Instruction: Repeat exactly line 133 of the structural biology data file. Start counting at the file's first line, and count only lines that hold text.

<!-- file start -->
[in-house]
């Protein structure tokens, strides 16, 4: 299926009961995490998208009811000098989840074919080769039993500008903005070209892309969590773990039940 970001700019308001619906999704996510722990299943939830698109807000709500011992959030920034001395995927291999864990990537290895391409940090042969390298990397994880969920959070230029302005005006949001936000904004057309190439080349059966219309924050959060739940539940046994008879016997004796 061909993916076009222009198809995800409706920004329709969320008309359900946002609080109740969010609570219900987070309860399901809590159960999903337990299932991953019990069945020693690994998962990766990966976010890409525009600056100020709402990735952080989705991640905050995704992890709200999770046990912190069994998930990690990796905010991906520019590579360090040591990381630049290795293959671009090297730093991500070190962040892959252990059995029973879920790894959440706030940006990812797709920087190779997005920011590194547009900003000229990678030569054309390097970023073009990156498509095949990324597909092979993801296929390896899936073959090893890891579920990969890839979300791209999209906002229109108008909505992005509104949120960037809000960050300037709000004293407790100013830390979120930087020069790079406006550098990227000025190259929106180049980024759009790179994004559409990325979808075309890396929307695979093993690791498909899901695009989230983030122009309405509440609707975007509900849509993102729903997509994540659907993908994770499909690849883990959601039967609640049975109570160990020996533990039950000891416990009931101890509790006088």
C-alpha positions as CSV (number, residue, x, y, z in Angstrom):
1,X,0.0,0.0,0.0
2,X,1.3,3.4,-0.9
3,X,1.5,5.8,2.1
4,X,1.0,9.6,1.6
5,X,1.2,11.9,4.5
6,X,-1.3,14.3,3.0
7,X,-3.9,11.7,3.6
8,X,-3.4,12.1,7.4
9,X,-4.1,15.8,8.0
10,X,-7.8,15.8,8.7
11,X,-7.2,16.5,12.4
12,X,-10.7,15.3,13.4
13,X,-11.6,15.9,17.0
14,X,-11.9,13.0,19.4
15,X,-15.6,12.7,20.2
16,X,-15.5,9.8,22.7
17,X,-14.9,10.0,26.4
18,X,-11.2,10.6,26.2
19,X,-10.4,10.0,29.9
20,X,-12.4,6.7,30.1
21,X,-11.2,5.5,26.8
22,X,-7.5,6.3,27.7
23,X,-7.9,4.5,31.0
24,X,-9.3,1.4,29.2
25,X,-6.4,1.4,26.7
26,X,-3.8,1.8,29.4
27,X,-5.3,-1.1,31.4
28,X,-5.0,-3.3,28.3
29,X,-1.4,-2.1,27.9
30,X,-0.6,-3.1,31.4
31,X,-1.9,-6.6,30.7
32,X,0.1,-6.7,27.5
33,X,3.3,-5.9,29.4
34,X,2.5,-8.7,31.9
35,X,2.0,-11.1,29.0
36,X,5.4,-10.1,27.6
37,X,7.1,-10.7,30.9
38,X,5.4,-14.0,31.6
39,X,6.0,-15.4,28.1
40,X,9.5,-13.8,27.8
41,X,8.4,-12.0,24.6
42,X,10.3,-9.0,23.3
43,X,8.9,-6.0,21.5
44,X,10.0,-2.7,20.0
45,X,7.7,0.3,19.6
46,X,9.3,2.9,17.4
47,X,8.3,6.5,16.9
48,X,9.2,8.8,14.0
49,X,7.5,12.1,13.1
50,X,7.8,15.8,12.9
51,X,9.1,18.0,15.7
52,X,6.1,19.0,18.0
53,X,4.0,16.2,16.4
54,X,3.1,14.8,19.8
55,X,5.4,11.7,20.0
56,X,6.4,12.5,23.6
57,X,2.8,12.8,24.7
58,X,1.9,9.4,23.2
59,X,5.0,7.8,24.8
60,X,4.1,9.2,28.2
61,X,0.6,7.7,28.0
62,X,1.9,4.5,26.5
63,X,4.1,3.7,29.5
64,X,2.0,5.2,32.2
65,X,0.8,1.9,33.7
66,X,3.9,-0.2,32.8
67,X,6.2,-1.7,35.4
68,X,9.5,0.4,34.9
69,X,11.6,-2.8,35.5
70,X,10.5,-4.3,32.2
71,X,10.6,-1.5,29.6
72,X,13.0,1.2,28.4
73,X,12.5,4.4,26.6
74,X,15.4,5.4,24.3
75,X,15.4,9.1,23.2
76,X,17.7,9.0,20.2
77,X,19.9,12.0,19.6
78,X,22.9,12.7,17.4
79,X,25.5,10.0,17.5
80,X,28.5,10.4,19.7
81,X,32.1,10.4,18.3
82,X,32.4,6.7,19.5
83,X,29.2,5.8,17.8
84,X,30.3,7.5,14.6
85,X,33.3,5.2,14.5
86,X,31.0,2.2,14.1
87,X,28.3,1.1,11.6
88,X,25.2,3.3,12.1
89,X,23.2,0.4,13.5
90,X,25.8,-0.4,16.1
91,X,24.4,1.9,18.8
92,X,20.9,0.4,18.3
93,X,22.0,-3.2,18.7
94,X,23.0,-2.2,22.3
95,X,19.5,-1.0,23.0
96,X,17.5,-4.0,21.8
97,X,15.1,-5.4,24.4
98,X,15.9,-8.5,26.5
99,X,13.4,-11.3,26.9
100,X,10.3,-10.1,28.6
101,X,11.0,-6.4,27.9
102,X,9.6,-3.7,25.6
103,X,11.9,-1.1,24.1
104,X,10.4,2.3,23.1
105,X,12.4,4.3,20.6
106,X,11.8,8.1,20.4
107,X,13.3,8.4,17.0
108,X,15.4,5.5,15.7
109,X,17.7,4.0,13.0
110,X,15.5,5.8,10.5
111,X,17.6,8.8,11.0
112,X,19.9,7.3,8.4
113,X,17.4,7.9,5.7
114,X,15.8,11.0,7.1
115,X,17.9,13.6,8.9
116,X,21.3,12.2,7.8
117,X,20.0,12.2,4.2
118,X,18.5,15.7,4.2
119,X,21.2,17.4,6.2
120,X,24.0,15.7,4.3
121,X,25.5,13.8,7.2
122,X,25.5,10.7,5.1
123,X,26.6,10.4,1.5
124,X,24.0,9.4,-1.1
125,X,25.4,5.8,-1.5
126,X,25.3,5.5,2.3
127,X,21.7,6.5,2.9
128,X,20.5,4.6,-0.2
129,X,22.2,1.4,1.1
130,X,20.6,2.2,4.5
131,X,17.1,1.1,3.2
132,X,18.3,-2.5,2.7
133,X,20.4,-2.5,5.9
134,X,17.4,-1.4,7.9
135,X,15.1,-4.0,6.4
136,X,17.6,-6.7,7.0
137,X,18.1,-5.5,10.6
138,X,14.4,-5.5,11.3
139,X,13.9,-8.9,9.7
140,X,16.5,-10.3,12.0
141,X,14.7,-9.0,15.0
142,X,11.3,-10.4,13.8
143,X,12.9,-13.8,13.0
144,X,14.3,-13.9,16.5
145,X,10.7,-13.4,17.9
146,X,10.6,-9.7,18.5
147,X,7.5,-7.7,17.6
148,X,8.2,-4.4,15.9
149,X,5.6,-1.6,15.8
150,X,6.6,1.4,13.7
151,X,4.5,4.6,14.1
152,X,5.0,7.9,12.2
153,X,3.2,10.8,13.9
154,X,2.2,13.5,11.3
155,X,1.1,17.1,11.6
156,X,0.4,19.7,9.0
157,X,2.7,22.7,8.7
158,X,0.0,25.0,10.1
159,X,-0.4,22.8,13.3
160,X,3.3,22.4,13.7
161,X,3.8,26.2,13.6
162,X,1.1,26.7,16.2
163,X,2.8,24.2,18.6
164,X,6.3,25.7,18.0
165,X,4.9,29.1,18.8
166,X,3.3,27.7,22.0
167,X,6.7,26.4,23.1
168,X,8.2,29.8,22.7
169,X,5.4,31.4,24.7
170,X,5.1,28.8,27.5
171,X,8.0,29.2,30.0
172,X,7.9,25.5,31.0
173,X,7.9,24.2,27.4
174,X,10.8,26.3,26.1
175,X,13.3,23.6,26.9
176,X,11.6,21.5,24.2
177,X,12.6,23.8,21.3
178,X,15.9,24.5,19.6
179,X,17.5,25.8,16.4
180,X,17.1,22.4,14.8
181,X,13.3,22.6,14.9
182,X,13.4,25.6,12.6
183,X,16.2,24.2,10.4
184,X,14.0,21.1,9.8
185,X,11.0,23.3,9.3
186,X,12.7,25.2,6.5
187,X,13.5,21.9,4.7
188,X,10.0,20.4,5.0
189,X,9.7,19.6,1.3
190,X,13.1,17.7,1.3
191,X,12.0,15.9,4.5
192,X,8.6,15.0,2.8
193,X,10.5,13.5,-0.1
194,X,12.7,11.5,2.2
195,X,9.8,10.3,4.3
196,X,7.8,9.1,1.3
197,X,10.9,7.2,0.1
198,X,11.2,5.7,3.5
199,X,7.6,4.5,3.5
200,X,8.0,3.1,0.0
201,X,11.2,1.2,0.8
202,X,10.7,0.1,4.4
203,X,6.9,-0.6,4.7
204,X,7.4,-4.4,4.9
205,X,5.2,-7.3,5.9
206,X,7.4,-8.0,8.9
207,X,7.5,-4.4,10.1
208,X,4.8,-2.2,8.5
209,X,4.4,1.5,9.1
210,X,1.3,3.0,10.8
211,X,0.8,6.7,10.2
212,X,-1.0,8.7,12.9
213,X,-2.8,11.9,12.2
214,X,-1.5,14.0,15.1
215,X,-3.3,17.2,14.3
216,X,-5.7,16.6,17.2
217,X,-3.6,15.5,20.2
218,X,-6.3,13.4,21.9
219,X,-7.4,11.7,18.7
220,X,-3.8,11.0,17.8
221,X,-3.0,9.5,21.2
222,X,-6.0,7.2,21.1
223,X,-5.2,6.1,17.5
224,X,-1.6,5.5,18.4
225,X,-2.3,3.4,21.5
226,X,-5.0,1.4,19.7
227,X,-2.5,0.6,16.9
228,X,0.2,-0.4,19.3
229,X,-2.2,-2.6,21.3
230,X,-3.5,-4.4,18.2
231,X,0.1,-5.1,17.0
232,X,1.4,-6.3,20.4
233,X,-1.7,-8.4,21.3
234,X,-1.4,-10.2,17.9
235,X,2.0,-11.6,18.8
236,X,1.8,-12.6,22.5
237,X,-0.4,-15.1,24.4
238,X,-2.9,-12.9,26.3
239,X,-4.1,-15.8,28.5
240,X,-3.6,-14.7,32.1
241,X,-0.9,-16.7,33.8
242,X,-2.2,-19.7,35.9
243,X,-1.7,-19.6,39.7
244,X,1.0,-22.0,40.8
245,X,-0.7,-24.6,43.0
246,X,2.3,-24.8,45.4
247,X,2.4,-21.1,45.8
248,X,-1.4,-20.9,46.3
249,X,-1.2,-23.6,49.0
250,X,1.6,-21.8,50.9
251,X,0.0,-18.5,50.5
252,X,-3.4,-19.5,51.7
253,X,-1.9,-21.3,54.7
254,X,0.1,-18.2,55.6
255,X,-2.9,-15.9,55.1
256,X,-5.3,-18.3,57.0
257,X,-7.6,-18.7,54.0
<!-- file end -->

130,X,20.6,2.2,4.5